Ambassador Deborah Birx, Anthony Fauci, Michel Sidibe, Kenneth Cole, Miss Universe, Rep. Nancy Pelosi, Sen. Tom Harkin, and World Bank President Jim Kim among participants in event to “Make AIDS History.”
It already sounds like history now, before testing, before treatment, before activism, science, money and policy introduced hope into the time when an AIDS diagnosis meant nothing but death. One could almost believe, with the answers and enlightenment that have come since, that the time of AIDS-related deaths on great scale soon will be history. That is the plan as amfAR begins its “Countdown to a Cure,” an initiative launched in February with a target of finding a widely accessible cure for the virus that leads to AIDS in the next six years. In the meanwhile on Wednesday, a series of speakers took a audience on Capitol Hill through a tour of what it took to get to the point that nobody needs to die of AIDS, and what it will take to get to the point that no one does.
U.S. National Institute of Allergies and Infectious Diseases Director Dr. Anthony Fauci, who Sen. Tom Harkin (D-IA) recalled meeting as “this young guy” three decades ago, was there with the reminder that for all the progress he had witnessed since the epidemic’s beginning, more than one and a half million people died because of HIV in 2012, while 2.3 million people became infected with the virus. He was there to talk about the promise of antiretroviral medicine to not only keep people alive, but keep people from infection, with pre-exposure prophylactic (PrEP) use of the drugs shown when strictly adhered to, to prevent acquisition of HIV more than 95 percent of the time. He was there to talk about the development of longer-acting antiretroviral drugs to improve those odds. In the front row U.S. Global AIDS Ambassador Dr. Deborah Birx smiled as he explained how the RV 144 HIV vaccine trial in Thailand — which she led during her years with the Military HIV Research Program — raises hopes that an HIV-preventing vaccine can someday supersede the need for PrEP. He was there to talk about the quest for a cure, bolstered by “Berlin Patient” Timothy Brown, and by the “Mississippi Baby,” both of whose cures shone light on avenues of research that continue. Fauci pointed to all of this to say, “We’re already on the downslope, but it isn’t acute enough.”
Partners in Health co-founder and chief strategist Dr. Paul Farmer was there to talk about what happens when the lab discoveries Fauci described are delivered to the people who need them (“the impact can be quite stunning”) and how paid, trained community health workers make that possible on the scale needed.
World Bank President and Partners in Health co-founder Dr. Jim Kim was there to recall the days when antiretroviral medicine saved lives in wealthy countries while people argued that getting antiretroviral medicine to everyone who needed it in countries with less money would be too difficult to attempt. He was there to discuss the proof since that the benefits of treatment in those countries can be three times greater than the costs, and he was there to assert “optimism is the moral choice.”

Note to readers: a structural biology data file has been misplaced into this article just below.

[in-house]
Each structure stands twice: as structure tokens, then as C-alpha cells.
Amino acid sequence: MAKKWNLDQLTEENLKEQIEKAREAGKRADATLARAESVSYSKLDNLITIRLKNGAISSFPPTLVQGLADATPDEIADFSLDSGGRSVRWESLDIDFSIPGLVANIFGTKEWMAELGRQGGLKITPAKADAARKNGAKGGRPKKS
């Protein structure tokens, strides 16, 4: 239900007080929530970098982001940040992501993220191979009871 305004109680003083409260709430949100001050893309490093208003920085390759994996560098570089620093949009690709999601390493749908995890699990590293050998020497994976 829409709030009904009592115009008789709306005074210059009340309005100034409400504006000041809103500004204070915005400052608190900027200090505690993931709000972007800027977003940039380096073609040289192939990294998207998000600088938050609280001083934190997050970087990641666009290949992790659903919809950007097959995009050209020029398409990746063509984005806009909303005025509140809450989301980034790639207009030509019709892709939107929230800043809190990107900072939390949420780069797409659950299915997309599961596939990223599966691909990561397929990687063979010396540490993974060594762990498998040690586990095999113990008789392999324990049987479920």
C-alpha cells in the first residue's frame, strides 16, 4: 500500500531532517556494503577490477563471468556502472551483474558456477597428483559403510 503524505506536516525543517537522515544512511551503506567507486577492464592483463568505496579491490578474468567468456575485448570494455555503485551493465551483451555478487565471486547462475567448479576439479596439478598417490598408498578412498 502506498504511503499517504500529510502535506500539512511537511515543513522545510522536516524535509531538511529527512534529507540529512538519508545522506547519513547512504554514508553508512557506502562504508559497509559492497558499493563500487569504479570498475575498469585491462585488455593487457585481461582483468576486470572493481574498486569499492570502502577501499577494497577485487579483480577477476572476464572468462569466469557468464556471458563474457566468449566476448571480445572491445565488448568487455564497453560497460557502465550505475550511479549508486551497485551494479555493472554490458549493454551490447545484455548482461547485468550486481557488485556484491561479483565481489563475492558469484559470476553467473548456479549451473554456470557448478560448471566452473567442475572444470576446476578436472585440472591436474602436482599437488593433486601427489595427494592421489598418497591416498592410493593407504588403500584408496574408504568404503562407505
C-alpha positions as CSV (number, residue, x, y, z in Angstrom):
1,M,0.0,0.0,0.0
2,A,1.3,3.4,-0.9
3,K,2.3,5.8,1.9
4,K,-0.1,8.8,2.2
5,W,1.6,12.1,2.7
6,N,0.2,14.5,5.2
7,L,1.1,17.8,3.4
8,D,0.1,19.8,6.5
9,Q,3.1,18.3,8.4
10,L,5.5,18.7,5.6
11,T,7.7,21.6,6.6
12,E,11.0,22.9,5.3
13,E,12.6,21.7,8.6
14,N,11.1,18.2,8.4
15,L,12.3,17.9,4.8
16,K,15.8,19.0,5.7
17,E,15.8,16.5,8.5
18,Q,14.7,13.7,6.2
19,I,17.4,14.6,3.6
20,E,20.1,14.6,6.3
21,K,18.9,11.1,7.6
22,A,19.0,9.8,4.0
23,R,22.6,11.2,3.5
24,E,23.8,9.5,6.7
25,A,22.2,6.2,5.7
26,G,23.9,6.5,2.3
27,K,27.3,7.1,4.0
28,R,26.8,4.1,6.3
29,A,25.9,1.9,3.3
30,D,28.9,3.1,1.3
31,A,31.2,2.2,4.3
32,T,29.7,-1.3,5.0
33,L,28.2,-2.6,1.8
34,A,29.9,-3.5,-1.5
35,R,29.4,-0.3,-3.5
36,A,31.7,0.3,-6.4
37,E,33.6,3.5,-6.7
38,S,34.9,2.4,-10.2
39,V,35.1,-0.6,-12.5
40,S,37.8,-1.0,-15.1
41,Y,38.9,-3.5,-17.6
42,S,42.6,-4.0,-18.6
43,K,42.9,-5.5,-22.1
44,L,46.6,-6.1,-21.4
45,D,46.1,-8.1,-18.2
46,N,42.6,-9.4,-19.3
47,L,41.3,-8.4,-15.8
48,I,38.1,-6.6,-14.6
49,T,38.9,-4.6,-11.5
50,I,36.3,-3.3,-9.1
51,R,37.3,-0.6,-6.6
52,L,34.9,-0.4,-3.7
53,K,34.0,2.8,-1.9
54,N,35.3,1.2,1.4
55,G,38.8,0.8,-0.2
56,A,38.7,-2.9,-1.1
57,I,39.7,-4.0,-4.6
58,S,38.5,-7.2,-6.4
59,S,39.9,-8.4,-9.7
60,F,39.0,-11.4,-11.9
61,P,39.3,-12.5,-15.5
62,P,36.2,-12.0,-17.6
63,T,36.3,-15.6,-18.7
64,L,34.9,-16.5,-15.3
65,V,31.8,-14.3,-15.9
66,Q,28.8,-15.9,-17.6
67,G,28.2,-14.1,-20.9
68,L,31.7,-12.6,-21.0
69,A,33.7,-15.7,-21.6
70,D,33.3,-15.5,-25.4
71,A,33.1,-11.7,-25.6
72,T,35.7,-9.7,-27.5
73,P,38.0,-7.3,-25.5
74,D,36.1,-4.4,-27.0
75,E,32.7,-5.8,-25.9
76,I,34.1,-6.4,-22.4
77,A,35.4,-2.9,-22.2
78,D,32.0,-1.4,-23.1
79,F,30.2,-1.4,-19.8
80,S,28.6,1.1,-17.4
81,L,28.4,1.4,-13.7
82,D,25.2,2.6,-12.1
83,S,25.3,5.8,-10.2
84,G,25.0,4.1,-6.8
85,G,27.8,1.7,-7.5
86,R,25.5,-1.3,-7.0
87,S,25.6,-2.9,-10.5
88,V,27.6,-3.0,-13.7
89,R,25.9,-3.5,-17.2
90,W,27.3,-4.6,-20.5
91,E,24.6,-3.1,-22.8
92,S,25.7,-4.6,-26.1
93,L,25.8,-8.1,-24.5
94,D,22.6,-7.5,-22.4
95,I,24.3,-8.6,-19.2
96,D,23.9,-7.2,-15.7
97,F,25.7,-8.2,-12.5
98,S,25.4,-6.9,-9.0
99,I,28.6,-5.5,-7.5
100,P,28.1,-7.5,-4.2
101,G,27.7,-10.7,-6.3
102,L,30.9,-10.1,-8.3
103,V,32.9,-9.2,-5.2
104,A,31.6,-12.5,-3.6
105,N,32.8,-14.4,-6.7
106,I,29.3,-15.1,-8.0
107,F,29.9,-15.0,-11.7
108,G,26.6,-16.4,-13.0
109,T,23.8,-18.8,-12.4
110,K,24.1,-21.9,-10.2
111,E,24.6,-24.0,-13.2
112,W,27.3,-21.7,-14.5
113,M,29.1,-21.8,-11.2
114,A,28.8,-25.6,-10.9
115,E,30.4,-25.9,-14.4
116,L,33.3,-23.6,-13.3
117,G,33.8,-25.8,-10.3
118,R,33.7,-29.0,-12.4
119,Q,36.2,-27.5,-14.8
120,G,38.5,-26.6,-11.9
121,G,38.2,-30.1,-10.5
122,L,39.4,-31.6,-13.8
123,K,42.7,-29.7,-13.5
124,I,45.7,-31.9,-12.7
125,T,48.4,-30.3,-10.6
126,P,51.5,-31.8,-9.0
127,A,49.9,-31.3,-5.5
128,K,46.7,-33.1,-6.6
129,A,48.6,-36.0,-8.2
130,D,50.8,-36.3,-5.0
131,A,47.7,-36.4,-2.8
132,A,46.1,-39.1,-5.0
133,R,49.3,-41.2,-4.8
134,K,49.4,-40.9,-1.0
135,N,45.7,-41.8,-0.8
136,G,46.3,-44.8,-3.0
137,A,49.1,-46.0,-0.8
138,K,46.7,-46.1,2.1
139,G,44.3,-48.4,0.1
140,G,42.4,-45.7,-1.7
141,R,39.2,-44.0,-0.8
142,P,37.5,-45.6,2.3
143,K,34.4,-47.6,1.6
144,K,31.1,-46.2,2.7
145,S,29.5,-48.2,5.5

Amb. Birx was there to give her first public speech as U.S. Global AIDS Ambassador, and to show with data why the progress made has not been equally enjoyed. Countries where treatment has been made available on great scale faster have seen fewer infections, fewer deaths than those where the antiretroviral drugs were rolled out on a more gradual pace. Speed of expansion makes a difference, she said. “Do not underestimate the importance of focus and political will.” She was there as well to talk about the most recent challenges from new sweeping, restrictive antihomosexuality laws in Nigeria and Uganda, to recall the days when gay soldiers in the United States Military had to guard their secret, and to say, “If people don’t feel safe they will not access services.”
All of those luminaries in science, practice and policy were joined by more in those fields and others. Gabriela Isler, the reigning Miss Universe, who has made HIV one of her causes drew a circle of photographers after her talk. Designer Kenneth Cole who joined amfAR’s board in 1987 and has been its chair since 2005 was there, UNAIDS Director Michel Sidibe, Ugandan physician and human rights activist Paul Semugoma, White House National AIDS Policy Director Douglas Brooks, Journalist, author and advocate Regan Hofman, Rep. Jim Himes (D-CT), and more, were there, as part of the mission Wednesday, as Rep. Nancy Pelosi, who also was there, said, “Any way to attract attention to this great challenge.”